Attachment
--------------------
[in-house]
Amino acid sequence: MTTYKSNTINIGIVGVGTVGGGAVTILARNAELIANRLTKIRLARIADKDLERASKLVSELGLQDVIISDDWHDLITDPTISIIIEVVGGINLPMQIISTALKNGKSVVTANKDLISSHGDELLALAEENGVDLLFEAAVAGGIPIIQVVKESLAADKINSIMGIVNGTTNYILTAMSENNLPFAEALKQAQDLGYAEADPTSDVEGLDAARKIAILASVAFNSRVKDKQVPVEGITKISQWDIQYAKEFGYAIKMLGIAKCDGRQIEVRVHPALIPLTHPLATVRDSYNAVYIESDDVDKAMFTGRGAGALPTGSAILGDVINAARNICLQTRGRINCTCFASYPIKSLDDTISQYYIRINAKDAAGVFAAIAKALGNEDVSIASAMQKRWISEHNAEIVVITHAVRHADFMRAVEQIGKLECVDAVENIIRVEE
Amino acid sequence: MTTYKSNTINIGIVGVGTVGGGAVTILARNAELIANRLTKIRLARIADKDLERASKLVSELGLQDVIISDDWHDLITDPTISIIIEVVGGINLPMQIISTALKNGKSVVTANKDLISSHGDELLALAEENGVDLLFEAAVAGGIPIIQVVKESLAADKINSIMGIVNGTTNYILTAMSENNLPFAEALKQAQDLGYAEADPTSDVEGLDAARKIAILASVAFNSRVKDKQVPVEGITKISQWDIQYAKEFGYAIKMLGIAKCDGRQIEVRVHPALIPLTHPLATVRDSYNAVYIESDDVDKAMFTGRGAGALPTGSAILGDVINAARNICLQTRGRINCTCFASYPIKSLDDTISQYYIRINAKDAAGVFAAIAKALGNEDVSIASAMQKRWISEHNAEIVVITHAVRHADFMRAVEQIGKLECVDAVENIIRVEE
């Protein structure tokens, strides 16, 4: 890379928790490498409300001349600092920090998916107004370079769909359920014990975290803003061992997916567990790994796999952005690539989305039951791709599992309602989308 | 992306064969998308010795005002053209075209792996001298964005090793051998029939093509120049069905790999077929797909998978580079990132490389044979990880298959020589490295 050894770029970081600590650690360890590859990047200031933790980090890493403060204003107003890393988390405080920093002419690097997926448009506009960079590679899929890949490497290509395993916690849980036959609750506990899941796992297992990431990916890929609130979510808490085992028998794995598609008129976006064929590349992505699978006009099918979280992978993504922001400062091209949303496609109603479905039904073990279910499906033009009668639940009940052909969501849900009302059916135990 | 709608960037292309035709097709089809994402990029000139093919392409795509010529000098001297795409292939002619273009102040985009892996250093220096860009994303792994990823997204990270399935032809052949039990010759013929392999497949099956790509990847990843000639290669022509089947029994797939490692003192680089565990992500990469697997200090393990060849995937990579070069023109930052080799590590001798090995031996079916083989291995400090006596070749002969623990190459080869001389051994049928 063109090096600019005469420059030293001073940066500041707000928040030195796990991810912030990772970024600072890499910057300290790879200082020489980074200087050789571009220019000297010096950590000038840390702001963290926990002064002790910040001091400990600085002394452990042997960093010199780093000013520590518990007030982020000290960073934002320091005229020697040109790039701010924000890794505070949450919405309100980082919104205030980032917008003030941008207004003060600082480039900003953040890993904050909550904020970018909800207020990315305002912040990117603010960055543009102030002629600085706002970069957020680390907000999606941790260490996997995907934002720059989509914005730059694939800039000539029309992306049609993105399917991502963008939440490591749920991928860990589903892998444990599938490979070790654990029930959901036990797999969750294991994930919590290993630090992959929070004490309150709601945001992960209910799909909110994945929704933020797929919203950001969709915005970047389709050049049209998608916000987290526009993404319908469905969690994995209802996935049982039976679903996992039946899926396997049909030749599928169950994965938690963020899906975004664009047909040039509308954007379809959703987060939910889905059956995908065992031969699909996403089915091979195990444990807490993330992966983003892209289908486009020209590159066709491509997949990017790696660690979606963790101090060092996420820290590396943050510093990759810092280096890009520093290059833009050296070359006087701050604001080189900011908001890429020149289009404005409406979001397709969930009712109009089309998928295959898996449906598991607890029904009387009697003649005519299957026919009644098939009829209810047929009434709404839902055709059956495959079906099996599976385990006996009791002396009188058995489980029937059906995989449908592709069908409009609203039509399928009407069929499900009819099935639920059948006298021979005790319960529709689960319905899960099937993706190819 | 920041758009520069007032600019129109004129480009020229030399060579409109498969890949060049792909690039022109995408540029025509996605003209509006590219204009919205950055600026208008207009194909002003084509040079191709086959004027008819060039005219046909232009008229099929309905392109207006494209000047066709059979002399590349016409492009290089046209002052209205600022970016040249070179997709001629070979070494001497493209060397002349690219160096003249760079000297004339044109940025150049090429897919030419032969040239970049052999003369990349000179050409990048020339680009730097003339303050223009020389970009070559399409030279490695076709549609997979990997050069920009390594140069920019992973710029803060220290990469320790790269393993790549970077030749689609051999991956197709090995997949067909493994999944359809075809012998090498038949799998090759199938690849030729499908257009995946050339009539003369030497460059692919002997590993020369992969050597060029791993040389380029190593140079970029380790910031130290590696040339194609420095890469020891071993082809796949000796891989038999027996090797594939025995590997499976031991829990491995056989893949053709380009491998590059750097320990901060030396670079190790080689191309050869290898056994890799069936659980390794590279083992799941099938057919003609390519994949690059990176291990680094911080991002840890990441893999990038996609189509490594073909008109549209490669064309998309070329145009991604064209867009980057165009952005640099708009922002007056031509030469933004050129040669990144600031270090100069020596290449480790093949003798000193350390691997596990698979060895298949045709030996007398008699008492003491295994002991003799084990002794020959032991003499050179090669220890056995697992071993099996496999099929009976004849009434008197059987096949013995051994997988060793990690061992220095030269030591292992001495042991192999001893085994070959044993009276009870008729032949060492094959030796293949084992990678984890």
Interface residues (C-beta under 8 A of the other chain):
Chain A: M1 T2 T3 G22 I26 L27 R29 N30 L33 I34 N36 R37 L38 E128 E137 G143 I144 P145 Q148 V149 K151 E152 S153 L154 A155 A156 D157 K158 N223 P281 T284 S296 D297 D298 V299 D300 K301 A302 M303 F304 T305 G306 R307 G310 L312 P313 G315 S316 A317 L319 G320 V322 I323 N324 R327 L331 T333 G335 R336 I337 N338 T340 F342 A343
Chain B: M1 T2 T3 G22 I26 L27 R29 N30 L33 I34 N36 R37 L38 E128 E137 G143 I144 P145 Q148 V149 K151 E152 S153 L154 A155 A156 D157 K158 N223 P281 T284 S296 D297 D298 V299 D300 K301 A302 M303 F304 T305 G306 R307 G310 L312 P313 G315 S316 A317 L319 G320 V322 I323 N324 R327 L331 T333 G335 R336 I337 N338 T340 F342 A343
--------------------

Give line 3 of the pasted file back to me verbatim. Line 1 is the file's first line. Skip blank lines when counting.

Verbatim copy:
Amino acid sequence: MTTYKSNTINIGIVGVGTVGGGAVTILARNAELIANRLTKIRLARIADKDLERASKLVSELGLQDVIISDDWHDLITDPTISIIIEVVGGINLPMQIISTALKNGKSVVTANKDLISSHGDELLALAEENGVDLLFEAAVAGGIPIIQVVKESLAADKINSIMGIVNGTTNYILTAMSENNLPFAEALKQAQDLGYAEADPTSDVEGLDAARKIAILASVAFNSRVKDKQVPVEGITKISQWDIQYAKEFGYAIKMLGIAKCDGRQIEVRVHPALIPLTHPLATVRDSYNAVYIESDDVDKAMFTGRGAGALPTGSAILGDVINAARNICLQTRGRINCTCFASYPIKSLDDTISQYYIRINAKDAAGVFAAIAKALGNEDVSIASAMQKRWISEHNAEIVVITHAVRHADFMRAVEQIGKLECVDAVENIIRVEE